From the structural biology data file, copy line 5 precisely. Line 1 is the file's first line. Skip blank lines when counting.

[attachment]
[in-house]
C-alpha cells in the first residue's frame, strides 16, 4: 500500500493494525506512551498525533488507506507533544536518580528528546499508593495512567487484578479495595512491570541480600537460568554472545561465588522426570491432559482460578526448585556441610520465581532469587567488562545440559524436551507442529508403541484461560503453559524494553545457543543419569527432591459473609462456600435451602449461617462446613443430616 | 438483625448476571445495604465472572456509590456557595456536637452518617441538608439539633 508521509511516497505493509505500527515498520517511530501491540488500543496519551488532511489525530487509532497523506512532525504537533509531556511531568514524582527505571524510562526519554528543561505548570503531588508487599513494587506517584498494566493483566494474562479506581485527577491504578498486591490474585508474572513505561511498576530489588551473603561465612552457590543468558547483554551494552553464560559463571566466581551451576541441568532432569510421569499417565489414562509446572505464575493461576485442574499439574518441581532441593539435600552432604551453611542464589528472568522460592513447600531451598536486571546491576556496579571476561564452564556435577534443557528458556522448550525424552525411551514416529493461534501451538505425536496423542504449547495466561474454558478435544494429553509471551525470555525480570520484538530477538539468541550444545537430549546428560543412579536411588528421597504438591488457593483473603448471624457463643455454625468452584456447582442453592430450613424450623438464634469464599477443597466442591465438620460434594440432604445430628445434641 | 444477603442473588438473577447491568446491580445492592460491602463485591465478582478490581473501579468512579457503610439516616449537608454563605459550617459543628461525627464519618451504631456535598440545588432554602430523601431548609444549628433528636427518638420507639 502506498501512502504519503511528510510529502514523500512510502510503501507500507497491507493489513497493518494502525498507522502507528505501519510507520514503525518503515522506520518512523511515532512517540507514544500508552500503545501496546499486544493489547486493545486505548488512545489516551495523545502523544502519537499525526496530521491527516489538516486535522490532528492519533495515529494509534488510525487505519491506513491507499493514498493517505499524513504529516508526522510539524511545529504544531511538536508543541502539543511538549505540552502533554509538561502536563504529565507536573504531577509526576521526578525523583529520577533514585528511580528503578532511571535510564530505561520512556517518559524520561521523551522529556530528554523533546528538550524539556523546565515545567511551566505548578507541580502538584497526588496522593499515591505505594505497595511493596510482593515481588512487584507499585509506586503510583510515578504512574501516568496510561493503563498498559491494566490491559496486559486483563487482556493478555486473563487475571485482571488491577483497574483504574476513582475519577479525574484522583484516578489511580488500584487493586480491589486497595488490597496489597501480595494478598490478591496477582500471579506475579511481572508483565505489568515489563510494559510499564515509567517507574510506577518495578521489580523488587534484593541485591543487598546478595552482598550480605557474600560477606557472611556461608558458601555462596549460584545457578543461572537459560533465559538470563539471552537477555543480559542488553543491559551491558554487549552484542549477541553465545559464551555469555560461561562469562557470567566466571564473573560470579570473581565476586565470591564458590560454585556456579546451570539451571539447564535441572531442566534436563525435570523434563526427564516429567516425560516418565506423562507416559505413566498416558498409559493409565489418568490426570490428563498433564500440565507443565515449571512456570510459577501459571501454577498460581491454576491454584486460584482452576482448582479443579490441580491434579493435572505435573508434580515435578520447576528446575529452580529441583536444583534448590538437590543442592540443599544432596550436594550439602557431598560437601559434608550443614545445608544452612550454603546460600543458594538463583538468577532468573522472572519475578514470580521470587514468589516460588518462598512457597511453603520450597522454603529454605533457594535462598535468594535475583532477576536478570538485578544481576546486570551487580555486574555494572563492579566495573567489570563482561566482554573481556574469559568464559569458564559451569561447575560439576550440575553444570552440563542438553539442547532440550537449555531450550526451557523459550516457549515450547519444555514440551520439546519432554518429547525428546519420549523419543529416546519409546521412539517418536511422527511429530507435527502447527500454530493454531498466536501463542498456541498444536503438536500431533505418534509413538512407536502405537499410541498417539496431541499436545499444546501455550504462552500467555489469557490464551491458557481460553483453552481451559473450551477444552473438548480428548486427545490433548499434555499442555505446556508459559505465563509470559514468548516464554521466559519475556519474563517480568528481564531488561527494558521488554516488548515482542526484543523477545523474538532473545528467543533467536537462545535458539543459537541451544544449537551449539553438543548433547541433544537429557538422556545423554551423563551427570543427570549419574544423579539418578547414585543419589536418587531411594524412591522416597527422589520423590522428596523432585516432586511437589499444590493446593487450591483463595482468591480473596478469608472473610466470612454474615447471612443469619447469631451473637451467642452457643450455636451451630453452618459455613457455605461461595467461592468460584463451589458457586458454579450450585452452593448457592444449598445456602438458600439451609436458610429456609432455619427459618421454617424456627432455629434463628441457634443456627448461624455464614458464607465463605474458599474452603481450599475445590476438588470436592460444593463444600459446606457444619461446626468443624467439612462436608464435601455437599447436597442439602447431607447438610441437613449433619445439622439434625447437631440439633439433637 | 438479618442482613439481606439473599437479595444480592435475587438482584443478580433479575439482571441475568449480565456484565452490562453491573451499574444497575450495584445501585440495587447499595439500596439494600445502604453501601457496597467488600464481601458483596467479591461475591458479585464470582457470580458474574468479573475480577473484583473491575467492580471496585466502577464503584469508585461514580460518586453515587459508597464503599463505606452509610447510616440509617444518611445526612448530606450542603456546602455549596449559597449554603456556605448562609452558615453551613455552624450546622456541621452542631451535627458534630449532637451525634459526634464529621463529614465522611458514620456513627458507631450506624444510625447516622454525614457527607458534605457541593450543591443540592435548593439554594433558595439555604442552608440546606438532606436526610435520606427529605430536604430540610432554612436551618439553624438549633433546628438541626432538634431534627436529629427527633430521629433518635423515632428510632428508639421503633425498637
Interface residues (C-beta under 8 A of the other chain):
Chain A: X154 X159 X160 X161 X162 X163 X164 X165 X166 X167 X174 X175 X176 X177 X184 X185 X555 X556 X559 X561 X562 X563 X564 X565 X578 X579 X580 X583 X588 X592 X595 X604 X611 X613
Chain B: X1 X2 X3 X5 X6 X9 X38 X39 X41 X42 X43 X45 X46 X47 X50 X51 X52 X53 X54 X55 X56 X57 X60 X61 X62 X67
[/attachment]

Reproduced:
Chain B: X1 X2 X3 X5 X6 X9 X38 X39 X41 X42 X43 X45 X46 X47 X50 X51 X52 X53 X54 X55 X56 X57 X60 X61 X62 X67